The Impossibility of Translation
The word "translate," from the Latin translatus, literally means "carried over," but it loses this concreteness in its 'translation' from Latin to English.
My wife and I have begun translating books from Korean into English. Rather, my wife translates, and I edit her translation. We try very hard to translate well . . . but what does this mean?
To help myself understand what this means, I'm currently reading Susan Bassnett's Translation Studies, first written in 1980 but revised in 1991 (London and New York: Routledge). Bassnett draws from Hilaire Belloc, On Translation (Oxford: The Clarendon Press, 1931) to explain one of the difficulties of translating well:
The translator should not 'plod on', word by word or sentence by sentence, but should 'aways "block out" his work'. By 'block out', Belloc means that the translator should consider the work as an integral unit and translate in sections, asking himself 'before each what the whole sense is he has to render'. (116)
Translating is a type of traveling, so you have to know where you're going if you want to get there. The "whole sense" of a section is your next destination. But different languages map out differently. Here's a problem described by Cathy Porter for those who might want to translate Russian:
Russians have a first ('Christian') name, a patronymic and a surname. The customary mode of address is first name plus patronymic, thus, Vasilisa Dementevna, Maria Semenovna. There are more intimate abbreviations of first names which have subtly affectionate, patronizing or friendly overtones. So for instance Vasilisa becomes Vasya, Vasyuk, and Vladimir becomes Volodya, Volodka, Volodechka, Volya. (Alexandra Kollontai, Love of Worker Bees, translated by Cathy Porter (London: Virago, 1977), 226)
Bassnett cites Porter's note on page 118 and observes that this information "is of little help during the actual reading process," for if a translator "retains the variations of name," then "the English reader is at times confronted with the bewildering profusion of names on a single page all referring to the same character." This complexity is made still more complicated because:
[T]he naming system can indicate multiple points of view, as a character is perceived both by other characters in the novel and from within the narrative. (Bassnett, 119, borrowing from Boris Uspensky, A Poetics of Composition (Los Angeles: University of California Press, 1973))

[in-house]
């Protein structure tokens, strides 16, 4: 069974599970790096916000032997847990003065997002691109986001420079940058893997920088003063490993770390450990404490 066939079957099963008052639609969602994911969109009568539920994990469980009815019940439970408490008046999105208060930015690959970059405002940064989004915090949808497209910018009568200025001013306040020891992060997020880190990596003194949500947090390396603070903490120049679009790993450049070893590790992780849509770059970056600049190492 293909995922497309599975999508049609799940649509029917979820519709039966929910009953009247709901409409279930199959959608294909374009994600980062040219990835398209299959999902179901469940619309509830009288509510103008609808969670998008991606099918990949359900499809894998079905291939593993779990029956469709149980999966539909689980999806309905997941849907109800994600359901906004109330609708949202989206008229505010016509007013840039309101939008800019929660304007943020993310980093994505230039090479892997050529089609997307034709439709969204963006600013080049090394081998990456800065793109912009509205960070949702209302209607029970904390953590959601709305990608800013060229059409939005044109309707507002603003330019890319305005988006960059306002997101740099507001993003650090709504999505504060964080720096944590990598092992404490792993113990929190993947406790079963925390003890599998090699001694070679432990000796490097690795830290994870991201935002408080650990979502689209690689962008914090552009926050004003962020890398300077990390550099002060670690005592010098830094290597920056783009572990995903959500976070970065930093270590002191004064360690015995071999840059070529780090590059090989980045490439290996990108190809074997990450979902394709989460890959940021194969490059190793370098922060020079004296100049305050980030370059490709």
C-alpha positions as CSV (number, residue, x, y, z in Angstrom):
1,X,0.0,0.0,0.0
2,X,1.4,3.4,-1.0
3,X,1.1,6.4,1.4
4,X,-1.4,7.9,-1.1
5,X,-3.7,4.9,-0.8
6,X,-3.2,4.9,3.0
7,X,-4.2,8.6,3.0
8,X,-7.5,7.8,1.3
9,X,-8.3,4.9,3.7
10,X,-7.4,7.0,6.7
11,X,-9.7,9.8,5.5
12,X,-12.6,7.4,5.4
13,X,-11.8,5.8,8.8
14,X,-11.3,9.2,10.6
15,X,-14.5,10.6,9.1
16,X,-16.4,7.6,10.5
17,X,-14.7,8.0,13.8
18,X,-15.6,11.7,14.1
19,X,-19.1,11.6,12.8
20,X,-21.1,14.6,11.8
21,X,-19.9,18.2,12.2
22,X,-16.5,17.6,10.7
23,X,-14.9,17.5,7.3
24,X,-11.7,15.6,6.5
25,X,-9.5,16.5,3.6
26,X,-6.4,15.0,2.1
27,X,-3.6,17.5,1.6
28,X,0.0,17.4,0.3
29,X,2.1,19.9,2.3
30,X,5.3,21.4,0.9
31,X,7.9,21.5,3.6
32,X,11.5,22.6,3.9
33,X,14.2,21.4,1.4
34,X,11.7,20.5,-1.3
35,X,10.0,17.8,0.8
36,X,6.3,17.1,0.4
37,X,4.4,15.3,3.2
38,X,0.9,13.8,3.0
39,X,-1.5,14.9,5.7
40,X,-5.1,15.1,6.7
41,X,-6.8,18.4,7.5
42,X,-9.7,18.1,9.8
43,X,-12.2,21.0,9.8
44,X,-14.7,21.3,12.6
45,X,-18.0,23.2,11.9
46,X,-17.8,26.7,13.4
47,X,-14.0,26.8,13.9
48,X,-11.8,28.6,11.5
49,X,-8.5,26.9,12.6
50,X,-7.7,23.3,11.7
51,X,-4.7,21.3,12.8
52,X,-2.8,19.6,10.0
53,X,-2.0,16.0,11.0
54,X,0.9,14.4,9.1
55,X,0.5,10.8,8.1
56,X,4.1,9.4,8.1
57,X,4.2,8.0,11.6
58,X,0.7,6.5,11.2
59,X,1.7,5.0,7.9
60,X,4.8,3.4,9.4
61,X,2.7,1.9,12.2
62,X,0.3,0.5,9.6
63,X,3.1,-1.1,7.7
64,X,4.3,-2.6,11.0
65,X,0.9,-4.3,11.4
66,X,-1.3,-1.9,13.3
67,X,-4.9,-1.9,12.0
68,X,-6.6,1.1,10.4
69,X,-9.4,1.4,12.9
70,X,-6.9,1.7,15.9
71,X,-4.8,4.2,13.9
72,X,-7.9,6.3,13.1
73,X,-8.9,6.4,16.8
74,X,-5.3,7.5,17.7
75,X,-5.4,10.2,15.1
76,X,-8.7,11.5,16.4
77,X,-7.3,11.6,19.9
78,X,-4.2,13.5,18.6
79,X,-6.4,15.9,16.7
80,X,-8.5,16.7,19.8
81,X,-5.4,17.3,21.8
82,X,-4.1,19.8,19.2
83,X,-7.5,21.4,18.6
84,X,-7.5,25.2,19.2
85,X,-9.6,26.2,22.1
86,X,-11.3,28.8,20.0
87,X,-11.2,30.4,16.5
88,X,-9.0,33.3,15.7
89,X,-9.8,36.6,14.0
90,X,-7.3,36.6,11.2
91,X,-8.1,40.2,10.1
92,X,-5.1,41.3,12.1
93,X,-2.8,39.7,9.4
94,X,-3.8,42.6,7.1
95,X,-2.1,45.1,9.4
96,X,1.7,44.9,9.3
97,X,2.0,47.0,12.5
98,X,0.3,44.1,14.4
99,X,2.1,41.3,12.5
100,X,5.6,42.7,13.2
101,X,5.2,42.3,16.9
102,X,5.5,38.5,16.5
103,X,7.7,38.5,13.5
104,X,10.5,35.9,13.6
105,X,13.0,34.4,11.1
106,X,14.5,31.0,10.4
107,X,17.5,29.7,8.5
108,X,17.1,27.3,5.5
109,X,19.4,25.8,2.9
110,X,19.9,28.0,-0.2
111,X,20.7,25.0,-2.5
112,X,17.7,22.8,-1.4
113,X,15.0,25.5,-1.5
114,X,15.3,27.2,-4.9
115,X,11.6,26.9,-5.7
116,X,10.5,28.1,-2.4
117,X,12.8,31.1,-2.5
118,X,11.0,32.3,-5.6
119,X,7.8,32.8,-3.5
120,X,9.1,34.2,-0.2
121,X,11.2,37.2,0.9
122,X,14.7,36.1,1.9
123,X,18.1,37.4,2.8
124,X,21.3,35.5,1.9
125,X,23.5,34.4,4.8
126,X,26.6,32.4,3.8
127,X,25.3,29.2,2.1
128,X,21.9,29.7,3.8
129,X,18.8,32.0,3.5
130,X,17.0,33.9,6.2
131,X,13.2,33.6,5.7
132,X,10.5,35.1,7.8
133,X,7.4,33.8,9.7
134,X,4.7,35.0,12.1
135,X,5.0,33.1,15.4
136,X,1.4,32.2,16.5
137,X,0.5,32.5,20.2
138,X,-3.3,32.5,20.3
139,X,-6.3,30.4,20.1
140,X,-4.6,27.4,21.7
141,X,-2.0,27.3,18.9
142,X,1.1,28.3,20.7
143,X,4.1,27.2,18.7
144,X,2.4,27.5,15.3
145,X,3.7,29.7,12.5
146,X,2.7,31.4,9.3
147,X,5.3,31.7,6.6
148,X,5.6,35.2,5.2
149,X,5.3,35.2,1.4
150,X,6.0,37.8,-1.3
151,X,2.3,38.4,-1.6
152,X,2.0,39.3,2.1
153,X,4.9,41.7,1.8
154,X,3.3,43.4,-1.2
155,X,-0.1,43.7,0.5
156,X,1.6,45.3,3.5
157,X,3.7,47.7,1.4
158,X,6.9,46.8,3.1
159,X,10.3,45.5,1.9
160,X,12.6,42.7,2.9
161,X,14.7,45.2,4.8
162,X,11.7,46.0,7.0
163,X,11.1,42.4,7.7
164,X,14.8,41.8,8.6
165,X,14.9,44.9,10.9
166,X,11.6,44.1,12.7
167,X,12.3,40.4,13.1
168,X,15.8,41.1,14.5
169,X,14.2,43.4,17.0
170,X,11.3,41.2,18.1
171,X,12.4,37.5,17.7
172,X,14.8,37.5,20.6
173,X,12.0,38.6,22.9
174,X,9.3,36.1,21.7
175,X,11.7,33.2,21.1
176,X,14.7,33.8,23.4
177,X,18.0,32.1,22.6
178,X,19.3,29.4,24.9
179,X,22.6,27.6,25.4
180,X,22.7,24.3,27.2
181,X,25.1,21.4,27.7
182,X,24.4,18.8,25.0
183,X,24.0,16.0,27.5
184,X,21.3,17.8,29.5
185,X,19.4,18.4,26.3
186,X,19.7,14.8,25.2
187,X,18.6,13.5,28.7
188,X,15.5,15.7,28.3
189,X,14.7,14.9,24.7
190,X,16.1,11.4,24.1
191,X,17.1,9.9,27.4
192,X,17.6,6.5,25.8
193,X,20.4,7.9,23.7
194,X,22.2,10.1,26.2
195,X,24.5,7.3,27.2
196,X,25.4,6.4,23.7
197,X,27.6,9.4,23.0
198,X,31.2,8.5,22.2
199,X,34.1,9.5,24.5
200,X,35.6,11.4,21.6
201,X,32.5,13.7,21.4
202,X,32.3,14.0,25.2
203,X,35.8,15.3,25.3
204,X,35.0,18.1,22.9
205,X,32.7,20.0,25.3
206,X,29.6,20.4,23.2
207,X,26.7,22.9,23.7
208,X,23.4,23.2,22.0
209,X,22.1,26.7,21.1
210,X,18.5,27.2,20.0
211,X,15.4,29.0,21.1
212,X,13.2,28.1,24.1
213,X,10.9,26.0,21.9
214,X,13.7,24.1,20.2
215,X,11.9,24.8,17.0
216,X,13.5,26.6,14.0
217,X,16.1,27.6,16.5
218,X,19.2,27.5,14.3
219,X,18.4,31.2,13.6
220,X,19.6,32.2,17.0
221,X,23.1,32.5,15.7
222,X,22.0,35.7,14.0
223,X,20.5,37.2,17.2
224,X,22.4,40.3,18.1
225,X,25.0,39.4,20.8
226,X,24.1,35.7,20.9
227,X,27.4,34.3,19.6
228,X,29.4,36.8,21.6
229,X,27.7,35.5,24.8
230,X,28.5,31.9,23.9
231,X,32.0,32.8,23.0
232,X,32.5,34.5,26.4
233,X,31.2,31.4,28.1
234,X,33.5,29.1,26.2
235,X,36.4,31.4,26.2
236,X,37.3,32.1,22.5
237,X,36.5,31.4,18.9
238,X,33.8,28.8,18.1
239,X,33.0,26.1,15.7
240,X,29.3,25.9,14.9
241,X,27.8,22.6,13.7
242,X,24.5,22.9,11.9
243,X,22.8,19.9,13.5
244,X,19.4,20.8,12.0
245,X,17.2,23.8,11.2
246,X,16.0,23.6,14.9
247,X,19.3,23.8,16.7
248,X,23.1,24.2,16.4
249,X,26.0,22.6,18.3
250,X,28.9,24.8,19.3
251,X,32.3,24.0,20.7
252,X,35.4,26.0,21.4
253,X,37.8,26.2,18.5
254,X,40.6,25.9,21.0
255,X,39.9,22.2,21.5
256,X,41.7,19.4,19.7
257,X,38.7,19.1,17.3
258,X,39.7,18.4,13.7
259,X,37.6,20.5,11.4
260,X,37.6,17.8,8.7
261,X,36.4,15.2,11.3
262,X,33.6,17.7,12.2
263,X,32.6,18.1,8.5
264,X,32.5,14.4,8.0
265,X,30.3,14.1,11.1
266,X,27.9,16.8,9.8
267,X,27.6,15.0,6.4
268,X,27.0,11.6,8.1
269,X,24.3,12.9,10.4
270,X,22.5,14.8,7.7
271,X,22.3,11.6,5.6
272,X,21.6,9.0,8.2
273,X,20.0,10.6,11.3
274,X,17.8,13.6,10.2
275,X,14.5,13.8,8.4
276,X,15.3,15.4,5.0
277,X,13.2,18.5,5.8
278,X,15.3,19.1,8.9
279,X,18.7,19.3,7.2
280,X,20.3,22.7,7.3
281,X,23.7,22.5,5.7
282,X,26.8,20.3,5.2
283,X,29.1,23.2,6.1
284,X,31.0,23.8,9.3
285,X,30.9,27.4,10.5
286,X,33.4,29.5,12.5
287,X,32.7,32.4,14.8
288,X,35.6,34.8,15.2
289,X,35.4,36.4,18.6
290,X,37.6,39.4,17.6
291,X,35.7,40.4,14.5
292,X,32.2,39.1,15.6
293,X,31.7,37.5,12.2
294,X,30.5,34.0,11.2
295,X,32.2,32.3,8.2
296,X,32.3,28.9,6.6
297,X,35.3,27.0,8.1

Translating from Korean poses its own peculiar problems. The hierarchical nature of Korean society is reflected in the varying ways that characters in a book speak to each other, but the degree of courtesy and formality expressed naturally in Korean will sound artificial, stilted if rendered in English:
"Honored older brother . . ."
People simply don't speak like this in English. Bassnett cites Robert Adams on page 119 to show that this problem also pertains to translating from French into English:
Paris cannnot be London or New York, it must be Paris; our hero must be Pierre, not Peter; he must drink an aperitif, not a cocktail; smoke Gauloises, not Kents; and walk down the rue du Bac, not Back Street. On the other hand, when he is introduced to a lady, he'll sound silly if he says, 'I am enchanted, Madame'. (Robert M. Adams, Proteus, His Lies, His Truth (New York: W. W. Norton, 1973), 12)
Bassnett sums up the problem and her approach to its solution:
In the discussion of equivalence . . . it was shown tht any notion of sameness between SL [Subject Language] and TL [Target Language] must be discounted. What the translator must do, therefore, is to first determine the function of the SL system and then to find a TL system that will adequately render that function. (119)
In my experience, this is at times simply impossible in a literary text. Something -- often very much -- is lost in translation. One could, of course, retrieve it in a footnote, but this is scholarship, not literature.
Shaping a translation thus requires a subtle negotiation between precision and style, and translators, like diplomats, must be well-versed in the art of finding a graceful compromise.